worker operating a remote monitoring system
UpKeep CEO and Founder Ryan Chan on remote monitoring amid COVID-19 concerns

With the rapid ascent of the coronavirus (COVID-19), the workforce has been reduced due to illness, caring for others in need and companies quarantining employees.

But work at wastewater and chemical plants, pulp and paper mills, and food and beverage facilities, among others, must still go on.

“The work can’t stop, especially in water and utilities,” said Ryan Chan, CEO and founder of UpKeep Maintenance Management. “That is mission critical, and if it ever gets to that point, we know it’s really bad. 

“So how do you do more with a limited number of resources? I think it comes back to two things: one, technology enabling better communication and two, this idea of being able to remotely condition your assets from further away.”

Remote condition monitoring was stressed by Chan. Basically, if plants have fewer people able to work, they need better data to operate the pumps or other systems.

RELATED: Check out this podcast with Ryan Chan on wastewater plant maintenance

“What I see a lot of our customers doing is that you may have to push off some scheduled maintenance, but they have to get really good at monitoring the health of their equipment during this time,” Chan said. “Remote condition monitoring will be crucial for making sure that your assets are healthy.”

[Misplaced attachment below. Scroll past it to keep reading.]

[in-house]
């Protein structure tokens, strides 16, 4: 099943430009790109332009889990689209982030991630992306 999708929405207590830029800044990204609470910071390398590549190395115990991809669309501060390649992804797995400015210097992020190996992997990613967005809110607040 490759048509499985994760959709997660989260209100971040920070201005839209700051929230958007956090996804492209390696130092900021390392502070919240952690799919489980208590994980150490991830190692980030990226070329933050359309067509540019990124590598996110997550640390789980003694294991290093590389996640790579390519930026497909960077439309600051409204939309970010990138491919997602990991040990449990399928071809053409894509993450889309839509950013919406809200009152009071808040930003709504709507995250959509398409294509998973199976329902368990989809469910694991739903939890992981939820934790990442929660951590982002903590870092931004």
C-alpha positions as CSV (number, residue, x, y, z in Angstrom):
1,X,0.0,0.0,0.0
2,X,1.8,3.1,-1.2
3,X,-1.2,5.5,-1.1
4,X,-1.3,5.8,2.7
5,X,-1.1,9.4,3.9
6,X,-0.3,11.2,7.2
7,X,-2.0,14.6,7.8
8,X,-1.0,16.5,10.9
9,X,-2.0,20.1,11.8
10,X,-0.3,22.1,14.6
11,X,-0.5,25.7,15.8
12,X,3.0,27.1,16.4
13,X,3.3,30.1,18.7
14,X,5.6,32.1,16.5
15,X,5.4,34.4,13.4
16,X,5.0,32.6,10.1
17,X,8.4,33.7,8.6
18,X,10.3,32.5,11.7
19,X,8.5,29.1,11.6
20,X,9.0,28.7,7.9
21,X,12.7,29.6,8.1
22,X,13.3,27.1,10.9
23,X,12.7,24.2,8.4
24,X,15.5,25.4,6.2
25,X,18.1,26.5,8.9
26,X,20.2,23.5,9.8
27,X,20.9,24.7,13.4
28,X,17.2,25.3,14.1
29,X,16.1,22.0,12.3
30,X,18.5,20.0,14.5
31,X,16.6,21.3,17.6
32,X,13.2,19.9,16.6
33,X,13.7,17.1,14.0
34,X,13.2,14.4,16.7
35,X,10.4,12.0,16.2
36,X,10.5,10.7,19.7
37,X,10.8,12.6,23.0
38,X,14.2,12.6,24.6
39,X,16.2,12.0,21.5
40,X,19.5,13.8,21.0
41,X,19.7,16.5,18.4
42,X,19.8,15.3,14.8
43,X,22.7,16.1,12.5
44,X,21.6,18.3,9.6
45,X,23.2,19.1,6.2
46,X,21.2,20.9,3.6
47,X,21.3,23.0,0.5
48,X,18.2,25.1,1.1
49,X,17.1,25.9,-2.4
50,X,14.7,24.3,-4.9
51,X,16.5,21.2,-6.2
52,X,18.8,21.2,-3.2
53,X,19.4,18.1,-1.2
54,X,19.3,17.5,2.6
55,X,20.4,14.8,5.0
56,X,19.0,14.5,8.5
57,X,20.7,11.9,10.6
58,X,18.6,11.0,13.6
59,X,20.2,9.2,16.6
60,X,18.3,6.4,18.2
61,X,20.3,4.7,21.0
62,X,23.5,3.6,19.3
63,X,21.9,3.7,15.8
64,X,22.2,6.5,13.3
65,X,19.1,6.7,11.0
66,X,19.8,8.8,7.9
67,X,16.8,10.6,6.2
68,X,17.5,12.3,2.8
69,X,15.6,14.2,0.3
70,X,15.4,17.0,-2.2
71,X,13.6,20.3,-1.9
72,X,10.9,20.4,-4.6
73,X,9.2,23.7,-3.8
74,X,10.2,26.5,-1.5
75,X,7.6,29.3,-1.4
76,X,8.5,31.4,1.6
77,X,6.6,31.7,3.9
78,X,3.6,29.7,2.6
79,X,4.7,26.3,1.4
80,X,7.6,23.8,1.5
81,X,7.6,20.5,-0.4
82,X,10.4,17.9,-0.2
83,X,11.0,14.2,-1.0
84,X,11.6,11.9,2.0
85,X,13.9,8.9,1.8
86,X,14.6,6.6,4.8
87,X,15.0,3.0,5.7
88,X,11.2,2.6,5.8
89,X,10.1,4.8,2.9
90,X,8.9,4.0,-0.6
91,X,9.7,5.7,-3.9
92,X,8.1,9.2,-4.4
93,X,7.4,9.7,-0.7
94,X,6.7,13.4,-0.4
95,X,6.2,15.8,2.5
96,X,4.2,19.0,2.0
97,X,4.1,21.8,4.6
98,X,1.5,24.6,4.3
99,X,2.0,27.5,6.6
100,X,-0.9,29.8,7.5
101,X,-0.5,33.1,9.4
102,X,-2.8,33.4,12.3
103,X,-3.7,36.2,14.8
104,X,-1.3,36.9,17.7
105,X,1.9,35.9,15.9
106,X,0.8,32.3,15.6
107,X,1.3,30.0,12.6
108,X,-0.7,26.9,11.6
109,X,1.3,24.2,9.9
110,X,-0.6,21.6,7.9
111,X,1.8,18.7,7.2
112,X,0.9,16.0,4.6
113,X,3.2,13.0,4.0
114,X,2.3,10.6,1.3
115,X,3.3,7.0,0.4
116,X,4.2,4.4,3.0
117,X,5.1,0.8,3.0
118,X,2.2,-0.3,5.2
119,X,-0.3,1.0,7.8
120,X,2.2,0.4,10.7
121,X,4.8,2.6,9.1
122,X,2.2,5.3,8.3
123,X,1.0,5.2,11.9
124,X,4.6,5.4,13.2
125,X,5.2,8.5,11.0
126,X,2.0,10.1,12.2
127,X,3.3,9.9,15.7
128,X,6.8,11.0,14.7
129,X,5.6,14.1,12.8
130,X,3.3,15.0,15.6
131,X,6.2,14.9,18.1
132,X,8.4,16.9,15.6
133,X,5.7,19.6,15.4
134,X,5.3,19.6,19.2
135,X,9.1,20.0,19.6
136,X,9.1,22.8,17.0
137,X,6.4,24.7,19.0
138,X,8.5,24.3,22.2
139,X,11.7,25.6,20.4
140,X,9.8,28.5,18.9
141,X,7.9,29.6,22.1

Chan said that, hopefully, users are able to access their systems remotely.

“This is the perfect time and need for IoT (internet of things) sensors, whether it’s for vibration, humidity and temperature,” Chan said. “You might be staffed at half the levels, but the only way to do that is monitor the health of your equipment. You’re going to have to have better sensor data and get more predictive on managing the health of your assets. You’re not going to have manual inspections of your facility at the same level you used to have with half the staff.”

But Chan warns against one problem: if you have to postpone scheduled maintenance tasks, make sure you get back to them.

“Hey, we were supposed to change out the pump on this unit this week, but because of the coronavirus scare, we’re going to push it to next month,” Chan said. “My guess is that a lot of companies are going to say they’re pushing it to next month but forget about it. What I’m trying to forewarn about is, ‘Yes it’s OK to push out because there’s a fire today, but don’t forget about it.”

Another option for companies is autonomous technology, including the use of drones. If companies have suitable regulatory permits, according to Ariel Avitan, co-founder and chief commercial officer at Percepto, end users can work from home but operate drones as if they were at the jobsite.

“Autonomous drones are an essential part of the contingency plans that support business continuity,” Avitan said. “Drones are always available, even if operators are under quarantine, and can help alleviate the challenges associated with volatile market trends and workforce availability. 

“Multi-mission autonomous drones can conduct security, safety and inspection missions—and be quickly and flexibly retasked to meet changing operational demands. This makes them a force multiplier—since a single person operating autonomous drones can replace multiple security, safety and inspection employees.”